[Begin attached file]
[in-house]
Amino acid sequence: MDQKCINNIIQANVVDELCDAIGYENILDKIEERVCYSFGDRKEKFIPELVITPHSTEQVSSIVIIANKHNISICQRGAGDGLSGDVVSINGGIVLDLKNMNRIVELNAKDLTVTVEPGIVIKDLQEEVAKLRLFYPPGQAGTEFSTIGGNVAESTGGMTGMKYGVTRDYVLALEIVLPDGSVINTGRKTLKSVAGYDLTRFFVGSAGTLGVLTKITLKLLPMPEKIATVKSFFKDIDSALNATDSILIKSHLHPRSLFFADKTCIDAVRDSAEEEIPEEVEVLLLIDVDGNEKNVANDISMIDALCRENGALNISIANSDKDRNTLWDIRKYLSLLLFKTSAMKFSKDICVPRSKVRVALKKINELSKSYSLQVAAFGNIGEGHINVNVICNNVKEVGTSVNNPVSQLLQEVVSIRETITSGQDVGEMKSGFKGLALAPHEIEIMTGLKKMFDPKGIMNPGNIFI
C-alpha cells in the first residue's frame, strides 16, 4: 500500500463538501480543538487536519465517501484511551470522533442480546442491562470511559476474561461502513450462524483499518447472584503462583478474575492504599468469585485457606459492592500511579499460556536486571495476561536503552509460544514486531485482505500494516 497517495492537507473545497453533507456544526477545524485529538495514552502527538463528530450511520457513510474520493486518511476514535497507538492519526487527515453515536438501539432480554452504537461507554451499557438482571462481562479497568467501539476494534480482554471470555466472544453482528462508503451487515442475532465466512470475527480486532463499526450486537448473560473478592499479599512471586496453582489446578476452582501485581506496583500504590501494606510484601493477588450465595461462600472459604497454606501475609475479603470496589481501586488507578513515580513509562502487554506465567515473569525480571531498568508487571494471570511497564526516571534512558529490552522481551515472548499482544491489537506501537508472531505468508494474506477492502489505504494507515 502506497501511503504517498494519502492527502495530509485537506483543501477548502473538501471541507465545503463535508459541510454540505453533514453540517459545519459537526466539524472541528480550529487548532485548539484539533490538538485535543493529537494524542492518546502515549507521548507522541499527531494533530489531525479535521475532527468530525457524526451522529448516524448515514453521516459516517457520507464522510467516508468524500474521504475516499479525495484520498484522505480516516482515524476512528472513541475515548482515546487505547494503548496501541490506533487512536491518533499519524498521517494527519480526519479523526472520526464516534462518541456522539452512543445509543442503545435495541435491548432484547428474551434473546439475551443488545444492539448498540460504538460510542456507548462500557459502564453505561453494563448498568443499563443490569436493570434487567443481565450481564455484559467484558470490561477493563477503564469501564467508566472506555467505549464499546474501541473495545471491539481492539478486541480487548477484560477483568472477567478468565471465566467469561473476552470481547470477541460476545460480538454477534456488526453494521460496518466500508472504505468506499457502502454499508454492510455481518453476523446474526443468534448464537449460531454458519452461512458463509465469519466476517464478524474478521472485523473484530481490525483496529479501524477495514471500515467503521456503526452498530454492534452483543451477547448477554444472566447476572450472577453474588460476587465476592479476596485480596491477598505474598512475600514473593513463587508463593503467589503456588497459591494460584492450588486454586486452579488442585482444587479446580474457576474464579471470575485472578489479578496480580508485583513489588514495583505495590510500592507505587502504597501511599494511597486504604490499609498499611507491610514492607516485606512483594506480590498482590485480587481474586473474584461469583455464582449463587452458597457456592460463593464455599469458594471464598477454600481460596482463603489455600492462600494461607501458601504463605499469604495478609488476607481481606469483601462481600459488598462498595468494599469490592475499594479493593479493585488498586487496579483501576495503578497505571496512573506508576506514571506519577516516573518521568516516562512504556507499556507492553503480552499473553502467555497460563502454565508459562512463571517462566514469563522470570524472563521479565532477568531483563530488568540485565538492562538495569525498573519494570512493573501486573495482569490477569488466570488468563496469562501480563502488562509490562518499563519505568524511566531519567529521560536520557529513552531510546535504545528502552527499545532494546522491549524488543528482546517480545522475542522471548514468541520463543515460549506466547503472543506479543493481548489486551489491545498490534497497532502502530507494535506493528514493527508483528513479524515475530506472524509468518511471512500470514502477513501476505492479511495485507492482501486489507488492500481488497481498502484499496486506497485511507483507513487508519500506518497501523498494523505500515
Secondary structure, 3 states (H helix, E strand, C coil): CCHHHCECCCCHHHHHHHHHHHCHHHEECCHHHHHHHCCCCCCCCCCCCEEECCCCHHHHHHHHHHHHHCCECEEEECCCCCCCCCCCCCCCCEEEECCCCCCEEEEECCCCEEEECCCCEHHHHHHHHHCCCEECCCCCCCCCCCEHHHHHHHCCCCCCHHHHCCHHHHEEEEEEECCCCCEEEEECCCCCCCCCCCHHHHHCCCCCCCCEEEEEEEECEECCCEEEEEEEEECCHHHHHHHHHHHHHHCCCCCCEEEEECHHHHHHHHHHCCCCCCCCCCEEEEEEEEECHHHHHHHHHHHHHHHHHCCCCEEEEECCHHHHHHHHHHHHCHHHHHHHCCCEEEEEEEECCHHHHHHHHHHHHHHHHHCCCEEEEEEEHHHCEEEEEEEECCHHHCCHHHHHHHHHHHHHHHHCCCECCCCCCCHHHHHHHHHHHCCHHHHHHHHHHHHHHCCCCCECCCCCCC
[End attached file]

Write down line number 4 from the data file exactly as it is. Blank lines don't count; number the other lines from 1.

Secondary structure, 3 states (H helix, E strand, C coil): CCHHHCECCCCHHHHHHHHHHHCHHHEECCHHHHHHHCCCCCCCCCCCCEEECCCCHHHHHHHHHHHHHCCECEEEECCCCCCCCCCCCCCCCEEEECCCCCCEEEEECCCCEEEECCCCEHHHHHHHHHCCCEECCCCCCCCCCCEHHHHHHHCCCCCCHHHHCCHHHHEEEEEEECCCCCEEEEECCCCCCCCCCCHHHHHCCCCCCCCEEEEEEEECEECCCEEEEEEEEECCHHHHHHHHHHHHHHCCCCCCEEEEECHHHHHHHHHHCCCCCCCCCCEEEEEEEEECHHHHHHHHHHHHHHHHHCCCCEEEEECCHHHHHHHHHHHHCHHHHHHHCCCEEEEEEEECCHHHHHHHHHHHHHHHHHCCCEEEEEEEHHHCEEEEEEEECCHHHCCHHHHHHHHHHHHHHHHCCCECCCCCCCHHHHHHHHHHHCCHHHHHHHHHHHHHHCCCCCECCCCCCC